Here are some excerpts from that review:
"Pity the poor presidents of colleges with major athletic programs. Football coaches are not just better known than the administrators, the coaches also tend to make a lot more money. And professors lag even further behind. In 1986, the presidents at 44 public universities with teams in the five most established athletic conferences actually made, on average, a little more than their coaches: $294,000 for the presidents, $273,000 for the coaches; full professors earned about $107,000. By 2010, the professors' income, adjusted for inflation, had climbed 32%. University presidents' pay had gone up 90%. The football coaches' pay jumped to more than $2 million—it had "increased by an astounding seven and a half times," Charles T. Clotfelter writes in "Big-Time Sports in American Universities.""
"The book's central theme is that the time has come to end the strange dichotomy on college campuses, where athletic and educational departments exist in parallel universes and regard each other warily. University leaders "typically ignore" athletics "when putting together a formal statement listing their institution's essential functions and objectives."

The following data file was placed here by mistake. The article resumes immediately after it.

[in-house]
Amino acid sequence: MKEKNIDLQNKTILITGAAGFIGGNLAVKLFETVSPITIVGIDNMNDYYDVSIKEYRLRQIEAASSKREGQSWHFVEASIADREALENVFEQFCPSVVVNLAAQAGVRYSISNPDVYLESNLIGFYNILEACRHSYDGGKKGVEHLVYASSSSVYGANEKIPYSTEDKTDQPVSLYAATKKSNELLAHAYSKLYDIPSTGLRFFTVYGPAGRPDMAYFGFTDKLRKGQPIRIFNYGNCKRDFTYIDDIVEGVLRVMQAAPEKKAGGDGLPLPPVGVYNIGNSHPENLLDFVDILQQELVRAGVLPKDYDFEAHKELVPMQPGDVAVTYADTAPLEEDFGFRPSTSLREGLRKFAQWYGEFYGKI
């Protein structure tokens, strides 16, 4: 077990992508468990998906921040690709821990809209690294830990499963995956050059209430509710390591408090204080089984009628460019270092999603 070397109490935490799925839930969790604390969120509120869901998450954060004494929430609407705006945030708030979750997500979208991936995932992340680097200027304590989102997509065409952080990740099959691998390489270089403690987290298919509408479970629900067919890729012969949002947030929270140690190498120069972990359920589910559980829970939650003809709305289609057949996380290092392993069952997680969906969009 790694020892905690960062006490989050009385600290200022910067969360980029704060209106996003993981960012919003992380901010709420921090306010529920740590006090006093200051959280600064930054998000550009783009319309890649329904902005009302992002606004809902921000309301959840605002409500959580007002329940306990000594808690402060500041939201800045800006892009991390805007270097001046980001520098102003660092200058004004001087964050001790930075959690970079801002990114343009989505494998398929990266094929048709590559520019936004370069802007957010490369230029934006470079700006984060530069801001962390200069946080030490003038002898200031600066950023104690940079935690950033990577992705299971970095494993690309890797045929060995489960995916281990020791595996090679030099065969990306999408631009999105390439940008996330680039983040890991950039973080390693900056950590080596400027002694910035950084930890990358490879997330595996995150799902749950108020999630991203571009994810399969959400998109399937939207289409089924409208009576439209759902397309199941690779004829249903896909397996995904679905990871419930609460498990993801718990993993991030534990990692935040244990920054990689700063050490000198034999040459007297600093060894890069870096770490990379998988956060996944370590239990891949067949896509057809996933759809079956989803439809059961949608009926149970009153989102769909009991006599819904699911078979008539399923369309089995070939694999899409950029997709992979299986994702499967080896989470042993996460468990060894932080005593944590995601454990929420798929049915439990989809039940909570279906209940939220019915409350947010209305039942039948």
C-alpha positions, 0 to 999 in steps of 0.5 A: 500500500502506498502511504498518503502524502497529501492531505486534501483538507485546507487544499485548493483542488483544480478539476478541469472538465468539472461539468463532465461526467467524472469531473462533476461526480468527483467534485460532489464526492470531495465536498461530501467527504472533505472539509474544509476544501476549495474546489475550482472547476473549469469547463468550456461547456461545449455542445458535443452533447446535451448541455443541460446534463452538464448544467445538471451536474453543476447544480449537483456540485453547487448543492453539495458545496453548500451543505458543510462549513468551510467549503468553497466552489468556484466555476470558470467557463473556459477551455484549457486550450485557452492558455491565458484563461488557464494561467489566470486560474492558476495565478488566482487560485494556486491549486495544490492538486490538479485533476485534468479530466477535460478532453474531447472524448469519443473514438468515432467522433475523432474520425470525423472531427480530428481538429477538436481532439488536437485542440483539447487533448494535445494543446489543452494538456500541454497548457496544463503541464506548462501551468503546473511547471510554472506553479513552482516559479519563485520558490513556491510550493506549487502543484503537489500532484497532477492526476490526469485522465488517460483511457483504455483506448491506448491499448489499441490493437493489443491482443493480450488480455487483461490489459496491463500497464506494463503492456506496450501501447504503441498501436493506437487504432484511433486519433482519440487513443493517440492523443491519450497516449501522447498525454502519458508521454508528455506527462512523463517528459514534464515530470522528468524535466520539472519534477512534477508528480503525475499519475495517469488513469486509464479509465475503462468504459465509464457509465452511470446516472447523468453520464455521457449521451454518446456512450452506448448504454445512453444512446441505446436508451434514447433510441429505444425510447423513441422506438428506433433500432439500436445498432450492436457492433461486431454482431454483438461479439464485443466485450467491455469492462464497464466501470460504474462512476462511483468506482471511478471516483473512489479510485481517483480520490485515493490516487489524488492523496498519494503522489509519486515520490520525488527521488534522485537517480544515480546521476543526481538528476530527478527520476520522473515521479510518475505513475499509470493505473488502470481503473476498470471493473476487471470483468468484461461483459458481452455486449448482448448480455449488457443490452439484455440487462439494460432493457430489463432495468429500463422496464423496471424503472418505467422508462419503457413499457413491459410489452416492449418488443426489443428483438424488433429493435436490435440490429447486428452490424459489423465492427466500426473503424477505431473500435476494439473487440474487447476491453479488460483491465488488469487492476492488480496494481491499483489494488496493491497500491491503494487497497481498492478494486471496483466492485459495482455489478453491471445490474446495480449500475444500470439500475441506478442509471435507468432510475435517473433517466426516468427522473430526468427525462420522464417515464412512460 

The unwillingness to acknowledge the centrality of major sports on many campuses makes no sense. Football and basketball teams are, for starters, a huge physical presence, with their gigantic stadiums (Bryant-Denny Stadium at Alabama seats 102,000) and large arenas (the Dean Dome at the University of North Carolina holds nearly 22,000). "Whether or not universities like to admit it," Mr. Clotfelter says, "big-time athletics must be counted as one of their significant activities.""
"And one of their significant economic centers. The author notes that critics complain "how few big-time programs break even or make a profit." Sounds scandalous, right? Despite millions that pour in from TV contracts, merchandise and ticket sales, and other sources, athletic departments barely make ends meet. But as Mr. Clotfelter observes, "arbitrary administrative decisions"—like billing the athletic department for students' phys-ed classes—muddle any net-profit analysis. And there's no way to measure the role that a high-profile team might play in attracting better students and alumni donations."
"At 58 universities with major athletic programs in 2010, 72% of students graduated, but only 56% of football players and 42% of basketball players received a diploma."